Liberalism Triumphant? Ideology And The En Banc Process In The Ninth Circuit Court Of Appeals, Arthur D. Hellman Jan 2022

Liberalism Triumphant? Ideology And The En Banc Process In The Ninth Circuit Court Of Appeals, Arthur D. Hellman

Articles

There are two things that everyone knows about the Ninth Circuit Court of Appeals: it is very large, and it is very liberal. But common knowledge is sometimes wrong. Is that the case here?

About the first point – the Ninth Circuit’s size – there can be no dispute. The Ninth Circuit Court of Appeals has 29 authorized judgeships, almost twice as many as the second-largest court. But what about the second point – the liberalism? Knowledgeable commentators, including Professor (now Dean) Erwin Chemerinsky, have disputed the characterization, calling it a “myth.”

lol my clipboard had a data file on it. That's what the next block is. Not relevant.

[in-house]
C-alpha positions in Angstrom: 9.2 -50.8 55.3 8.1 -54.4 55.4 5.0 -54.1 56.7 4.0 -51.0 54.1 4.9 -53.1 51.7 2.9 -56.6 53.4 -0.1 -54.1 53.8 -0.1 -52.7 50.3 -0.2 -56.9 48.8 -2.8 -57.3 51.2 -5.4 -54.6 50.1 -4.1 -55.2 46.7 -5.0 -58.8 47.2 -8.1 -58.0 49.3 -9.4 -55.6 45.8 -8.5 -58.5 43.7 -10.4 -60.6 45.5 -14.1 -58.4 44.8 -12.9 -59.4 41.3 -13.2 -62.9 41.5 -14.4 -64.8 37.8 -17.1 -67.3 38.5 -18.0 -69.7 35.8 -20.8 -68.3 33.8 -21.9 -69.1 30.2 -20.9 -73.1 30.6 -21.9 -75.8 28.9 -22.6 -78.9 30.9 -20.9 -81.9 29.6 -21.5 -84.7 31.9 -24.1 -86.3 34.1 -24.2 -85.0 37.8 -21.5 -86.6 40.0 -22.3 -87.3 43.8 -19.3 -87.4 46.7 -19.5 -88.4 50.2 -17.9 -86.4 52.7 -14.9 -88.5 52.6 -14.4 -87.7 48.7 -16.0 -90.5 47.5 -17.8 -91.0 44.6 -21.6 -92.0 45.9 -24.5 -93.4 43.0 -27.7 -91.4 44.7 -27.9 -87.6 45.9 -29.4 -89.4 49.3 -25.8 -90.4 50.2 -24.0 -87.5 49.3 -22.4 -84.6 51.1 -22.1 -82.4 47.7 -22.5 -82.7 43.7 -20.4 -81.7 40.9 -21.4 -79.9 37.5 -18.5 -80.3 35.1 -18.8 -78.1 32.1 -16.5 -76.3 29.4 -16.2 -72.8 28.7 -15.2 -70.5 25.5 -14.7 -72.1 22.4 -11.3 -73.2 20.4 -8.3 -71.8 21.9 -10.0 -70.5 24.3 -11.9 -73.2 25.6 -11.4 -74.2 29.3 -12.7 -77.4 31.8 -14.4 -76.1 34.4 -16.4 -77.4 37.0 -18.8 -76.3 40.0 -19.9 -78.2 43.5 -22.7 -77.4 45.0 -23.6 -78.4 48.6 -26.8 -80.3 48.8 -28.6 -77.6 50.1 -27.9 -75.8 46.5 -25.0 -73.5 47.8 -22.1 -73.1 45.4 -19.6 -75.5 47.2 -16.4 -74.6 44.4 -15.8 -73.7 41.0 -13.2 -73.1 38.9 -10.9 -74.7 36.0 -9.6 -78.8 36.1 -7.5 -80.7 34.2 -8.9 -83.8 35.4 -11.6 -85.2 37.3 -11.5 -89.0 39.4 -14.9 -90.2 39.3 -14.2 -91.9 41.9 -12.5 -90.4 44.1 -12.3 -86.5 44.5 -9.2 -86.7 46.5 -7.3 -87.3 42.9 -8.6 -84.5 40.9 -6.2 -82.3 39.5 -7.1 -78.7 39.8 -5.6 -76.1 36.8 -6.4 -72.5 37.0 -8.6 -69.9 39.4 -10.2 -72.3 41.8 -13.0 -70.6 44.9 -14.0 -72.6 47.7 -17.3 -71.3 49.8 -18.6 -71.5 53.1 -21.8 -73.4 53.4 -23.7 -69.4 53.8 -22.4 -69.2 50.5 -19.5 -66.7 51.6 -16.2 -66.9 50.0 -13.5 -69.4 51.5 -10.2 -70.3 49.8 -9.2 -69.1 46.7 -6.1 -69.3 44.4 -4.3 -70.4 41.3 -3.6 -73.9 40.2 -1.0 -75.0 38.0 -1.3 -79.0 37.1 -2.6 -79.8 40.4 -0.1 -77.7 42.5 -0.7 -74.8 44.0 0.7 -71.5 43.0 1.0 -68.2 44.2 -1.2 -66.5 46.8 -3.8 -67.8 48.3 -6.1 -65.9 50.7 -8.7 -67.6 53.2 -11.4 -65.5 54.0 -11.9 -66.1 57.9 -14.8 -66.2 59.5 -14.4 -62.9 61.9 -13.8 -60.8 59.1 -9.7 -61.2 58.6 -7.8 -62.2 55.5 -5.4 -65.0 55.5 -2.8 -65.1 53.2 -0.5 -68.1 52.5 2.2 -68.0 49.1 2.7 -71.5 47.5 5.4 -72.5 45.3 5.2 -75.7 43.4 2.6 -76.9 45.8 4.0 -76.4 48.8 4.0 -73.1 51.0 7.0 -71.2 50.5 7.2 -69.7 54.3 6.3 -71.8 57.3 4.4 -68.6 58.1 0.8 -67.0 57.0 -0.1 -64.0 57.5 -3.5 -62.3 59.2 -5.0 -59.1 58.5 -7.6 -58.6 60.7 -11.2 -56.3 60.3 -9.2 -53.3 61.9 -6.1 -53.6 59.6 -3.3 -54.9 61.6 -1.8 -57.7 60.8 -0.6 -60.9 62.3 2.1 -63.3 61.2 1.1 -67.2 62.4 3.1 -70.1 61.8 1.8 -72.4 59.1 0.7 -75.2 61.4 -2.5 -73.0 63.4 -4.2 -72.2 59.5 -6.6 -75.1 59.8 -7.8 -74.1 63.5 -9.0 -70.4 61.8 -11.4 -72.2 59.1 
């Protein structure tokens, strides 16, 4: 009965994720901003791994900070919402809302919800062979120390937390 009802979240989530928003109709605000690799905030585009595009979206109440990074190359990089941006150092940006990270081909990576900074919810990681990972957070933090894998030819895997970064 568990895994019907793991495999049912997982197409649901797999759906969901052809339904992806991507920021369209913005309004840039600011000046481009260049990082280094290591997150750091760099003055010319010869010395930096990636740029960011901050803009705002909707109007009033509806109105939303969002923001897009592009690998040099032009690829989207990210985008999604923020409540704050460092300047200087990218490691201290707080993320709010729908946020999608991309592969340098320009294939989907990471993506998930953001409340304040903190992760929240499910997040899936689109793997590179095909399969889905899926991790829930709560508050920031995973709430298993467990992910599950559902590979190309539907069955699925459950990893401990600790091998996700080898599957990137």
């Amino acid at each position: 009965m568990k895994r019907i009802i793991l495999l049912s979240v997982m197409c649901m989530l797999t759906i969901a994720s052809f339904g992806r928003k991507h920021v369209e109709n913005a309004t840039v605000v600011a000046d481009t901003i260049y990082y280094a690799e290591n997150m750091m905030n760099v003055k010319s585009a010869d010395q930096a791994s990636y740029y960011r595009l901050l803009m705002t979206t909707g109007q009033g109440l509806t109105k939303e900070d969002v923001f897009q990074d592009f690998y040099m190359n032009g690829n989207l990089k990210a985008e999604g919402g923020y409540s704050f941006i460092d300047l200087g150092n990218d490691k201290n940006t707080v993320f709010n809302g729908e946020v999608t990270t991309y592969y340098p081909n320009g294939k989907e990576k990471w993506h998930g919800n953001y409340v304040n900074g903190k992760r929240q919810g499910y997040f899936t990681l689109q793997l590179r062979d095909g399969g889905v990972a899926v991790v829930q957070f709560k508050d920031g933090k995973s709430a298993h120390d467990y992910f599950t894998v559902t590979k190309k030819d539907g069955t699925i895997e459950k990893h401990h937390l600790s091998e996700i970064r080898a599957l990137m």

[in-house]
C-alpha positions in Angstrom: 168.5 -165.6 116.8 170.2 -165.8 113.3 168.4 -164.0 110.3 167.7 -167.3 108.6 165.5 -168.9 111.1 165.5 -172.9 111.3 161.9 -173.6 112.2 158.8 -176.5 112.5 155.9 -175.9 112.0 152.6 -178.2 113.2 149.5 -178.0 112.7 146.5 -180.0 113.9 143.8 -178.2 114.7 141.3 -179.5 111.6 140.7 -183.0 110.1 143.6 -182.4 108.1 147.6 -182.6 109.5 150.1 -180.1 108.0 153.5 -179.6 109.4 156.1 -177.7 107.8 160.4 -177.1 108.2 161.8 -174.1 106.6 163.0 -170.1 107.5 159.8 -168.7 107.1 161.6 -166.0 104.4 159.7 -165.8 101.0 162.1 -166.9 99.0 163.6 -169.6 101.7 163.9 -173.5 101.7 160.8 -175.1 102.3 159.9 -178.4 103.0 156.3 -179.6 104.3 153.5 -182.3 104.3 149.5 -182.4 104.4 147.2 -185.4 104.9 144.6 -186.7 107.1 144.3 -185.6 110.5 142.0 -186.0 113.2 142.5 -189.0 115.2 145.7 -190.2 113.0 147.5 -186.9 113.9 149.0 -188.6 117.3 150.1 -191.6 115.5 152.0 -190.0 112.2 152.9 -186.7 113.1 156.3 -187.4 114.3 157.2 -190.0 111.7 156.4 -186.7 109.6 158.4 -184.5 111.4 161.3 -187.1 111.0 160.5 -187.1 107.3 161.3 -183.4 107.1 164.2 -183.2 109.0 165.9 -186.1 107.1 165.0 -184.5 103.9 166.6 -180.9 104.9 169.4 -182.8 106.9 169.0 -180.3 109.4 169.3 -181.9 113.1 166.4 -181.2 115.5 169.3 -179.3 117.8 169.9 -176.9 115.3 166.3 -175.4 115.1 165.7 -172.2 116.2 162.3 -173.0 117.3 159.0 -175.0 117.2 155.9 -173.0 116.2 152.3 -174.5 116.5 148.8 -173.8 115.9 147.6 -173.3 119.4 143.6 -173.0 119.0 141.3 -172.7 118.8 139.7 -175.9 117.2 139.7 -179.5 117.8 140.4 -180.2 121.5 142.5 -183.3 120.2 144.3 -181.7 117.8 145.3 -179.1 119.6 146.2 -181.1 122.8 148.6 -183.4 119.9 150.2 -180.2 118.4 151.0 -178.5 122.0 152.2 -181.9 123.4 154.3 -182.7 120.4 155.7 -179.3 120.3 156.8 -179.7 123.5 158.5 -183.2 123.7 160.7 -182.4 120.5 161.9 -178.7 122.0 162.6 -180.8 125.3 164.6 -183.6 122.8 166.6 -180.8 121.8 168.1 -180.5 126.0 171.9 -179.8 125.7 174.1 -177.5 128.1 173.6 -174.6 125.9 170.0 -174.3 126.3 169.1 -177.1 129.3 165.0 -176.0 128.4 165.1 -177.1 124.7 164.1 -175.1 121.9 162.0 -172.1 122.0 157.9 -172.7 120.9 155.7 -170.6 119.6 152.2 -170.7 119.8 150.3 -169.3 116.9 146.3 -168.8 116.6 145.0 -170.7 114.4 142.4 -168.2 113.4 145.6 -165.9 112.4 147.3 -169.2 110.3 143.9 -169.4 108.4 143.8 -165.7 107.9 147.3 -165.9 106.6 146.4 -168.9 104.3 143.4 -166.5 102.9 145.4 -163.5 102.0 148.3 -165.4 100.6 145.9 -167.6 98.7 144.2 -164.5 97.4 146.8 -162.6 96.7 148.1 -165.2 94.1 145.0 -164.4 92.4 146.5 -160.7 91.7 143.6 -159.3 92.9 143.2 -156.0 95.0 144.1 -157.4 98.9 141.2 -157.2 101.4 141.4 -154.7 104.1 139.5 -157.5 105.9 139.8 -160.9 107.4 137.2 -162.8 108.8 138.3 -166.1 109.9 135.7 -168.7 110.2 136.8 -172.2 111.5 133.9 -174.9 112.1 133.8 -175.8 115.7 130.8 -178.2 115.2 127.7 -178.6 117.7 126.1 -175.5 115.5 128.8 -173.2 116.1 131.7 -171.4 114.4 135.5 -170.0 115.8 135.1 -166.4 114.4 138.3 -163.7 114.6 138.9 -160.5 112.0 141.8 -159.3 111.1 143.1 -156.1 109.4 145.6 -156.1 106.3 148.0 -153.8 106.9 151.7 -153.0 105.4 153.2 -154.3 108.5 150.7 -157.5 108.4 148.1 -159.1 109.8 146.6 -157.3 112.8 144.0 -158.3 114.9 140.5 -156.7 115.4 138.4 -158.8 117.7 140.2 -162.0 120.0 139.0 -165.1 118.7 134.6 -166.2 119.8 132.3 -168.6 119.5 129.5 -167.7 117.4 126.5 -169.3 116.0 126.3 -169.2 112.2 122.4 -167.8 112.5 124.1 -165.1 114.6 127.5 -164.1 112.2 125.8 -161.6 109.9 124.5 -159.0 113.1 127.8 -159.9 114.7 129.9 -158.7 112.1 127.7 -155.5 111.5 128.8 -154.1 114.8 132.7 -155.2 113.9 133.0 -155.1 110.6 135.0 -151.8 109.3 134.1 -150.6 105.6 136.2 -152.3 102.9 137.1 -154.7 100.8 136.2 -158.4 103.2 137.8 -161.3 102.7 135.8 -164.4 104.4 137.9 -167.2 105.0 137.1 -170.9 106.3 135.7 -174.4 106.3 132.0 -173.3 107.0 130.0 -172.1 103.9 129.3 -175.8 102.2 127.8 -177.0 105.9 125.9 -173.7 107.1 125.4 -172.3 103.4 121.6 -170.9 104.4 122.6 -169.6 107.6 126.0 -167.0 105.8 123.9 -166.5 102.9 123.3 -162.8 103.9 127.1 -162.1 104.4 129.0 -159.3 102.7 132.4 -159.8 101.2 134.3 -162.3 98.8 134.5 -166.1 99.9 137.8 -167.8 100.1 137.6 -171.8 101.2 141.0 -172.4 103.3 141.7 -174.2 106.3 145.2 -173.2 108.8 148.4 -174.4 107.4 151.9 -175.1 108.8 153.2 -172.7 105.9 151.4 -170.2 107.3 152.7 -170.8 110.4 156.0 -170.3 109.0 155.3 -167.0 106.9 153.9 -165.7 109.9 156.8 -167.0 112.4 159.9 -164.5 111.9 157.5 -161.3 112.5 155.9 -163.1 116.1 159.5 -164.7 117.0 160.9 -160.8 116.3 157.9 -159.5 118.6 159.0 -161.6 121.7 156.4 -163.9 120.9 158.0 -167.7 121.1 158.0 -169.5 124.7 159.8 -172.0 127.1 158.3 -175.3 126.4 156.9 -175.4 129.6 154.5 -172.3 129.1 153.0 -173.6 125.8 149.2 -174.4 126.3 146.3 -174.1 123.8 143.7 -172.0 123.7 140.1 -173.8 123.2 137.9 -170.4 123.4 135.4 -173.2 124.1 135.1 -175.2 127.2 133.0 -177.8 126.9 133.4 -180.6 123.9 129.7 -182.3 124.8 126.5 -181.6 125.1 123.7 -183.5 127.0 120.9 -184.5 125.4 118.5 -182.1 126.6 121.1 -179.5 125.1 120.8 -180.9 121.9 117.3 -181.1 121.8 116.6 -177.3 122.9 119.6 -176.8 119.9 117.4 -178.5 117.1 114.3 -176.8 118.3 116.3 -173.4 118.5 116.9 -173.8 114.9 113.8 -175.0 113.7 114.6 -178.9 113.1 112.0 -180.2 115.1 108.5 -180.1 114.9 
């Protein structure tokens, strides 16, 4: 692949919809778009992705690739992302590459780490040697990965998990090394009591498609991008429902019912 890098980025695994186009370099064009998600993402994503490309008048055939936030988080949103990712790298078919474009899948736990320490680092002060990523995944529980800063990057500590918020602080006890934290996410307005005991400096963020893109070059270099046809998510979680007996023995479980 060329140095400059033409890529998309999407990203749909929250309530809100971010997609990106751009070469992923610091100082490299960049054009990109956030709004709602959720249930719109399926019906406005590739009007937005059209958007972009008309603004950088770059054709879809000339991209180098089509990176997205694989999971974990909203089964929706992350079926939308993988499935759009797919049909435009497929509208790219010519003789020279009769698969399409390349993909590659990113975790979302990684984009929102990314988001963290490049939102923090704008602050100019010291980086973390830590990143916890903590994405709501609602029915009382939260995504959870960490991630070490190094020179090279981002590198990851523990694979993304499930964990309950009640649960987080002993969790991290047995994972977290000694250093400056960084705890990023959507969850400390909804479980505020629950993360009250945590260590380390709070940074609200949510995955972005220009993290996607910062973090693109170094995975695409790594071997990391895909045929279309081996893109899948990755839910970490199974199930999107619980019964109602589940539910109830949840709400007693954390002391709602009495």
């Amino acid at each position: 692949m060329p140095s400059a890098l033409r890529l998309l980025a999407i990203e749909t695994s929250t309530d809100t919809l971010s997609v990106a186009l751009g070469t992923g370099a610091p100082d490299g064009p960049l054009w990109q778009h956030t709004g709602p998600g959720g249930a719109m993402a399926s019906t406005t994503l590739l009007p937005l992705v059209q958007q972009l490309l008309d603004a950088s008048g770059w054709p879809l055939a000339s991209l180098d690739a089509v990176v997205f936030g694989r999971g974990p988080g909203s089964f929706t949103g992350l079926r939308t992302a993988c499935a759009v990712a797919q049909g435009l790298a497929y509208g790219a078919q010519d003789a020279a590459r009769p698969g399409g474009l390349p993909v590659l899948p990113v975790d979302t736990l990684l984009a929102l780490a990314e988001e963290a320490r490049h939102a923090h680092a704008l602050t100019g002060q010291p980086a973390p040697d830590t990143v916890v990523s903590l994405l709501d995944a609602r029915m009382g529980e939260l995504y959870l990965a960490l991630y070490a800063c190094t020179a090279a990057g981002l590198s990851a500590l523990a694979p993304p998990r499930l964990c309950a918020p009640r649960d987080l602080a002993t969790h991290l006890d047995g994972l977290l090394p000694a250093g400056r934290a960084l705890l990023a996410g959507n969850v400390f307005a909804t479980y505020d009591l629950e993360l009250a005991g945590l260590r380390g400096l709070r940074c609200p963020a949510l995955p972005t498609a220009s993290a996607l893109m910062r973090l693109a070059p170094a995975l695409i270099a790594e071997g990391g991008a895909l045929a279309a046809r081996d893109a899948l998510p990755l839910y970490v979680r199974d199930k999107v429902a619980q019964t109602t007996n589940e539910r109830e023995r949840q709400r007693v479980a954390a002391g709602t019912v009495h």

Until now, no one has empirically tested whether …


Reviving Liberal Constitutionalism With Originalism In Emergency Powers Doctrine, Gerald S. Dickinson Jan 2022

Reviving Liberal Constitutionalism With Originalism In Emergency Powers Doctrine, Gerald S. Dickinson

Articles

Recent scholarship suggests the executive power is, at its core, merely the power to “carry out projects defined by a prior exercise of the legislative power” and to implement “substantive legal requirements and authorities that were created somewhere else.” Few, if any, scholars, however, have drawn a link between the original understanding of the Executive Power Clause and its relationship to emergency powers doctrine under the theory of liberal constitutionalism. This Essay addresses this gap in the scholarship, and offers musings about the doctrinal and political implications of an originalist reading of the Executive Power Clause in relation to crisis …